Four People on the Polar Express Who are Me… and You

I have to confess that there’s something that happens every Christmas. Without fail. Sometime in December I decide it’s time to look at the swollen catalogue of Christmas movies and weigh very carefully which ones to drown a few hours of family time watching.

With four littles, it’s easy to eliminate any Christmas Carol other than Disney. Even so… the ghost of Christmas future is freaky, freaky nightmare fuel.

Christmas Story is out for the next few years.

I discovered that for just mom and dad watch time, there is no end to touchy feely Hallmark available. The acting is pretty bad. The writing is worse. And yet… well I won’t describe any of them. We’ve watched one this year. One is probably enough.

But eventually, I have this little dude in my head who’s all like, “Heyyyyyy, what about that Polar Express movie?”

And all I remember is the pretty singing on the soundtrack, “oooh’s and aaaah’s,” the silver bell, and believing.

Approximately an hour later, every child living in my house is huddled on my lap because there was a ghost from New Jersey claiming to be the king of the North Pole, and then another ghost who is going to ski them all the way down the train and *poof* into snow as the train flies into a mouth cave that Aladdin wouldn’t dare enter.

And I remember.

Christmas movies are scary sometimes.



Four Very Important People

There are some important people you meet on the train bound for the North Pole, originating at the unnamed protagonist’s mailbox. They are important because they are you. They are me. We are each of these people in our lives as we journey forward attempting to know somthing about the world around us.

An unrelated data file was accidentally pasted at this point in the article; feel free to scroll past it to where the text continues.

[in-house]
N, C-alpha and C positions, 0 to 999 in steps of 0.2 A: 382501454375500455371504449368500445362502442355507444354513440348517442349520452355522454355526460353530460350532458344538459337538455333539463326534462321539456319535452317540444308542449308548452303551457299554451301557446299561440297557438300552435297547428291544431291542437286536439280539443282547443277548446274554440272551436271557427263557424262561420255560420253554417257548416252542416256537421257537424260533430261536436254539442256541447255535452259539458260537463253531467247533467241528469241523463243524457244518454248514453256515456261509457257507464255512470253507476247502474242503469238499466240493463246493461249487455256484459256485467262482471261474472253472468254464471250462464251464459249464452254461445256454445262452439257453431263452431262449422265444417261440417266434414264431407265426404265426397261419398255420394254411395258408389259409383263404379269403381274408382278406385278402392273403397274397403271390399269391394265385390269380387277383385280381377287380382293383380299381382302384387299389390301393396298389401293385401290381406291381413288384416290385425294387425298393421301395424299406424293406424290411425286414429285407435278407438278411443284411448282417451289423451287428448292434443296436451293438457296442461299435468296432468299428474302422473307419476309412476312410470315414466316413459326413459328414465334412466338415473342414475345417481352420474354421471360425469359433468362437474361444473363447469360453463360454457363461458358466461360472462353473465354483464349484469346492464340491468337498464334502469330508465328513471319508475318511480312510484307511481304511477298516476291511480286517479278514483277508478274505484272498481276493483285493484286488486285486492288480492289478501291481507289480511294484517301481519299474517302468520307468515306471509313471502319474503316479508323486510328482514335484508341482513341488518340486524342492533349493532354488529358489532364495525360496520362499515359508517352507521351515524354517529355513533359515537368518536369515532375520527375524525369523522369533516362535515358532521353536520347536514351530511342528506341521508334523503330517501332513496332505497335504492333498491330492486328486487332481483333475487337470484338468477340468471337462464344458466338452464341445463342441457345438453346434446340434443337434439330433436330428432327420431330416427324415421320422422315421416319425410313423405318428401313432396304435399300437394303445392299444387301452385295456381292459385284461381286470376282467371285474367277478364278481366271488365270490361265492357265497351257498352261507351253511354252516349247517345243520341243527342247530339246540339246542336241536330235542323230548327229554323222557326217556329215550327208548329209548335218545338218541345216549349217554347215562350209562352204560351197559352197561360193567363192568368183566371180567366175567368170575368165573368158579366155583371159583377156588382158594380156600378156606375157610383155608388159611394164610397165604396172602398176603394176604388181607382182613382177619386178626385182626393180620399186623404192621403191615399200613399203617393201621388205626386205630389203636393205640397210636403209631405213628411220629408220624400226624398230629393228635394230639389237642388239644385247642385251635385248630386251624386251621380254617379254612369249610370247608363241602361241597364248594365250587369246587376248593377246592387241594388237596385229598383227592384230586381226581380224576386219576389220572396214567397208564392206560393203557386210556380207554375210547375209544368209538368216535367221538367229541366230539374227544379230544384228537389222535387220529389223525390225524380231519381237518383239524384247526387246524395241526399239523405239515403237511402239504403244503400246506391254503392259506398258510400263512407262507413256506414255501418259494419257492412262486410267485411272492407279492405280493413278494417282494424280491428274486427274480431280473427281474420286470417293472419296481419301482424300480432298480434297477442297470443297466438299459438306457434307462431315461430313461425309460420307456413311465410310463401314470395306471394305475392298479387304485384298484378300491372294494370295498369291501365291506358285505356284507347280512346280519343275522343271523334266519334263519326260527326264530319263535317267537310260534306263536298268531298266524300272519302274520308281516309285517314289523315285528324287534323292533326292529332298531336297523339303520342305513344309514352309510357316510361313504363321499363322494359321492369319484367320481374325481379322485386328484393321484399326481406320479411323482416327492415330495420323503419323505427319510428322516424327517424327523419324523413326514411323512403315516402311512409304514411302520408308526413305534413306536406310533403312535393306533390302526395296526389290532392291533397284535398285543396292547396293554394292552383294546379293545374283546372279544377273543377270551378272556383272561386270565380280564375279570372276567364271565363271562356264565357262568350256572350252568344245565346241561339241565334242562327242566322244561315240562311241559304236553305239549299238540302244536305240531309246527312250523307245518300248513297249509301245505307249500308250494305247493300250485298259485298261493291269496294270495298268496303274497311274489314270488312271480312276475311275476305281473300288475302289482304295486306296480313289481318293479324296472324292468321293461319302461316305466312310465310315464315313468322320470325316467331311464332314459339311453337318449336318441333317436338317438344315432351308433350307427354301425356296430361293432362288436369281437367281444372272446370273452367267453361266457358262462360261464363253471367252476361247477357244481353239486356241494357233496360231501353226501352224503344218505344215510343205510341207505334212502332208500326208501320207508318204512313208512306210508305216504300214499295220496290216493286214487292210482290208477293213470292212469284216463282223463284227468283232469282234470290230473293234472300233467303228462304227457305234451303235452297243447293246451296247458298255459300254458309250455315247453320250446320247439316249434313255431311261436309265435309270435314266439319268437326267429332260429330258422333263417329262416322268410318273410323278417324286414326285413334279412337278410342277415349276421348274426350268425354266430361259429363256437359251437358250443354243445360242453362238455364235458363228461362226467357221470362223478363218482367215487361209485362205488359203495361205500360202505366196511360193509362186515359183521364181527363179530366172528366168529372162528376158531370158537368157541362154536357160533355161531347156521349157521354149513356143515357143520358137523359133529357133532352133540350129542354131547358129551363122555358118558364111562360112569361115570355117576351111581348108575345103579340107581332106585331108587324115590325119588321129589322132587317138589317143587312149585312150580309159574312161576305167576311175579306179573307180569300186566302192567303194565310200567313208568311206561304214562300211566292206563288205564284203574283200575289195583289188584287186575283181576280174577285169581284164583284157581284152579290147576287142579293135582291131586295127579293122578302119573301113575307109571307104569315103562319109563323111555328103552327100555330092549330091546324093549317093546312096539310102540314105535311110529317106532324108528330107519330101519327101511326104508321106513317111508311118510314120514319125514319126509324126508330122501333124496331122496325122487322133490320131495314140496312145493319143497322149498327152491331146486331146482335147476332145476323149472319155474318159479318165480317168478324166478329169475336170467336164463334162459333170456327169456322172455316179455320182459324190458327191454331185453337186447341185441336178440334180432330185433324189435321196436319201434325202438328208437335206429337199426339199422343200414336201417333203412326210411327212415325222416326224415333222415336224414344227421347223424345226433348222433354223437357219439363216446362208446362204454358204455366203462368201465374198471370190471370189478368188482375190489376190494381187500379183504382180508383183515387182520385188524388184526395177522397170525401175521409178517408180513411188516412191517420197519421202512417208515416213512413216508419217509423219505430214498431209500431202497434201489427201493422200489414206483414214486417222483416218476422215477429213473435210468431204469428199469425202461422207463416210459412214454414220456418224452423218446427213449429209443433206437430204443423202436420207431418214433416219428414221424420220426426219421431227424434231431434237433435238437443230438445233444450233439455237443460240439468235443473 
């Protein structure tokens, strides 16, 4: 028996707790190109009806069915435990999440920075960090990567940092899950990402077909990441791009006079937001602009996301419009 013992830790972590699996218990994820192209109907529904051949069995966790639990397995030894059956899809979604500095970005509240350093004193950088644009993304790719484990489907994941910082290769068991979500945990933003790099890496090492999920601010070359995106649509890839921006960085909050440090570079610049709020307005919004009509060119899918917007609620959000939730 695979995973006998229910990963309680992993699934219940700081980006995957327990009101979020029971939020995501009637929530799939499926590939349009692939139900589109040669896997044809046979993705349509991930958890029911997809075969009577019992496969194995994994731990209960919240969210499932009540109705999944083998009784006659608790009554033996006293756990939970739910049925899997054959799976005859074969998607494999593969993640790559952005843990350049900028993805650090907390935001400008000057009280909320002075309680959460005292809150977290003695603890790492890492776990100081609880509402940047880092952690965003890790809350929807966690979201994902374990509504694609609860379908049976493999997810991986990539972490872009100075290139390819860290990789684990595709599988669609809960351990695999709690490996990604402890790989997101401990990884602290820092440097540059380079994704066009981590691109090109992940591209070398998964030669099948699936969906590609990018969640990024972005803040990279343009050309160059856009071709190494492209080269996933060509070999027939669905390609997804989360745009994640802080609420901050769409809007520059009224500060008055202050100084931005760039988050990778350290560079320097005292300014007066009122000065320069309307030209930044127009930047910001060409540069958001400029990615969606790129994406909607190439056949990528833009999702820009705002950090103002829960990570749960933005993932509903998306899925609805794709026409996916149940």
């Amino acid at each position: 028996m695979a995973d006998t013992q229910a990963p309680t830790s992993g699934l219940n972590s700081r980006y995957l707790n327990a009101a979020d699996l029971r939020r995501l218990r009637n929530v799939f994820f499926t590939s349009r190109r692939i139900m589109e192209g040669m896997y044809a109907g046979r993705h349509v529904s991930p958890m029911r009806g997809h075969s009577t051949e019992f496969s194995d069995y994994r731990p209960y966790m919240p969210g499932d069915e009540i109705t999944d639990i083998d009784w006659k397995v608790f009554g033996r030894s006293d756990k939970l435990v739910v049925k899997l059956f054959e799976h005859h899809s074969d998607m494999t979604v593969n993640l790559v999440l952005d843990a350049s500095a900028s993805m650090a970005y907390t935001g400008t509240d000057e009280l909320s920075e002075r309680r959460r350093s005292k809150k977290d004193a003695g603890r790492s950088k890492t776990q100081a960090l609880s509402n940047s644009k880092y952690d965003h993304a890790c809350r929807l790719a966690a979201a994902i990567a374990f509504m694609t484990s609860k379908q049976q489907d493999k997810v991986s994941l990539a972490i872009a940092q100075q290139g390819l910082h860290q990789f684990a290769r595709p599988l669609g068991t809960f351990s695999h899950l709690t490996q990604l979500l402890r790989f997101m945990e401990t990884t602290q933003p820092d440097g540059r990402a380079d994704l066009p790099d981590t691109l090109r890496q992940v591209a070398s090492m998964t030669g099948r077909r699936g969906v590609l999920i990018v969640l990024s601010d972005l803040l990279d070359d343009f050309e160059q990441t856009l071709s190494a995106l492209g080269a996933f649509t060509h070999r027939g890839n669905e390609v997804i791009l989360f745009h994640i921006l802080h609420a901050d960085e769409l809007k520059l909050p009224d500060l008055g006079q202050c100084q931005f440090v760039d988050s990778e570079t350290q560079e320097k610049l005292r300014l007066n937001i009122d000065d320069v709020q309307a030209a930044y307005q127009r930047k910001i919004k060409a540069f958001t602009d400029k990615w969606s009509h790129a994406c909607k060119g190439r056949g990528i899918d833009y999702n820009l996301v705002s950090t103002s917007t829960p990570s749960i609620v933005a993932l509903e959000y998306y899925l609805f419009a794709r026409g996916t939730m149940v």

The first person we get to know right away is the hero of the story. He’s the age we all were when we began to step from childhood wonder into cold hard facts. It’s when we know that Santa is a mask that mom and dad put on at Christmas time.

Now, there is a LOOOOOT of Santa shaming going on on social media. It started a few years ago. It generally goes, “Don’t tell your children that the really awesome presents came from Santa because their friends who are people without means will wonder why Santa doesn’t love them as much.”

I just wanna scream, “Is that the hill you wanna die on, Janice?” It is usually posted by the people who post a lot of socially minded, popular, guilt ridden garbage. There may be merit to it. But it fails at a very specific sniff test.

We’ll come back to the kid whose santa doesn’t have much money later.

Anyway, this kid has entered into a very dangerous time in his life. He is beginning to learn the unity of truth. If something is true in math class, it is also true in science class, and is also true in English class. Such as, 2+2 is 4 in math, 2 discections and 2 lab reports are 4 projects in biology that I will probably end up doing all of the work, and 2 books in the fall semester and 2 books in the spring semester are 4 book reports I will do the night before they are due.